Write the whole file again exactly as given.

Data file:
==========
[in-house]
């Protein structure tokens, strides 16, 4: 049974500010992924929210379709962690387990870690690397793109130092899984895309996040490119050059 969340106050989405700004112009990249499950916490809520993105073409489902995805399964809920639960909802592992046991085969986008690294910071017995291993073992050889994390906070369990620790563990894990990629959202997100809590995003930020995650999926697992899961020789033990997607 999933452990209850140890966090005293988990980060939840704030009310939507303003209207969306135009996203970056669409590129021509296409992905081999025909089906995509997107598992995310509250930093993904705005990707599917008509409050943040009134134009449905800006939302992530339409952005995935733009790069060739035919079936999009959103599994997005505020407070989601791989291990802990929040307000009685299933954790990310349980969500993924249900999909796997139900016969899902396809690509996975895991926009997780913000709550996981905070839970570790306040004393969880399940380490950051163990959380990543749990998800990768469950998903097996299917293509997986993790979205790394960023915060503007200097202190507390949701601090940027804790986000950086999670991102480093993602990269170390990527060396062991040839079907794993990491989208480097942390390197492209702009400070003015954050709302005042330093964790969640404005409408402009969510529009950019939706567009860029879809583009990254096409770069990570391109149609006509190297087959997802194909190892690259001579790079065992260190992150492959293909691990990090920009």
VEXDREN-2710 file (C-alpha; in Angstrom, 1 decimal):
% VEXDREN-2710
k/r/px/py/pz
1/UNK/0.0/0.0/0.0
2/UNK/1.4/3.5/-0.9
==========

[in-house]
């Protein structure tokens, strides 16, 4: 049974500010992924929210379709962690387990870690690397793109130092899984895309996040490119050059 969340106050989405700004112009990249499950916490809520993105073409489902995805399964809920639960909802592992046991085969986008690294910071017995291993073992050889994390906070369990620790563990894990990629959202997100809590995003930020995650999926697992899961020789033990997607 999933452990209850140890966090005293988990980060939840704030009310939507303003209207969306135009996203970056669409590129021509296409992905081999025909089906995509997107598992995310509250930093993904705005990707599917008509409050943040009134134009449905800006939302992530339409952005995935733009790069060739035919079936999009959103599994997005505020407070989601791989291990802990929040307000009685299933954790990310349980969500993924249900999909796997139900016969899902396809690509996975895991926009997780913000709550996981905070839970570790306040004393969880399940380490950051163990959380990543749990998800990768469950998903097996299917293509997986993790979205790394960023915060503007200097202190507390949701601090940027804790986000950086999670991102480093993602990269170390990527060396062991040839079907794993990491989208480097942390390197492209702009400070003015954050709302005042330093964790969640404005409408402009969510529009950019939706567009860029879809583009990254096409770069990570391109149609006509190297087959997802194909190892690259001579790079065992260190992150492959293909691990990090920009």
VEXDREN-2710 file (C-alpha; in Angstrom, 1 decimal):
% VEXDREN-2710
k/r/px/py/pz
1/UNK/0.0/0.0/0.0
2/UNK/1.4/3.5/-0.9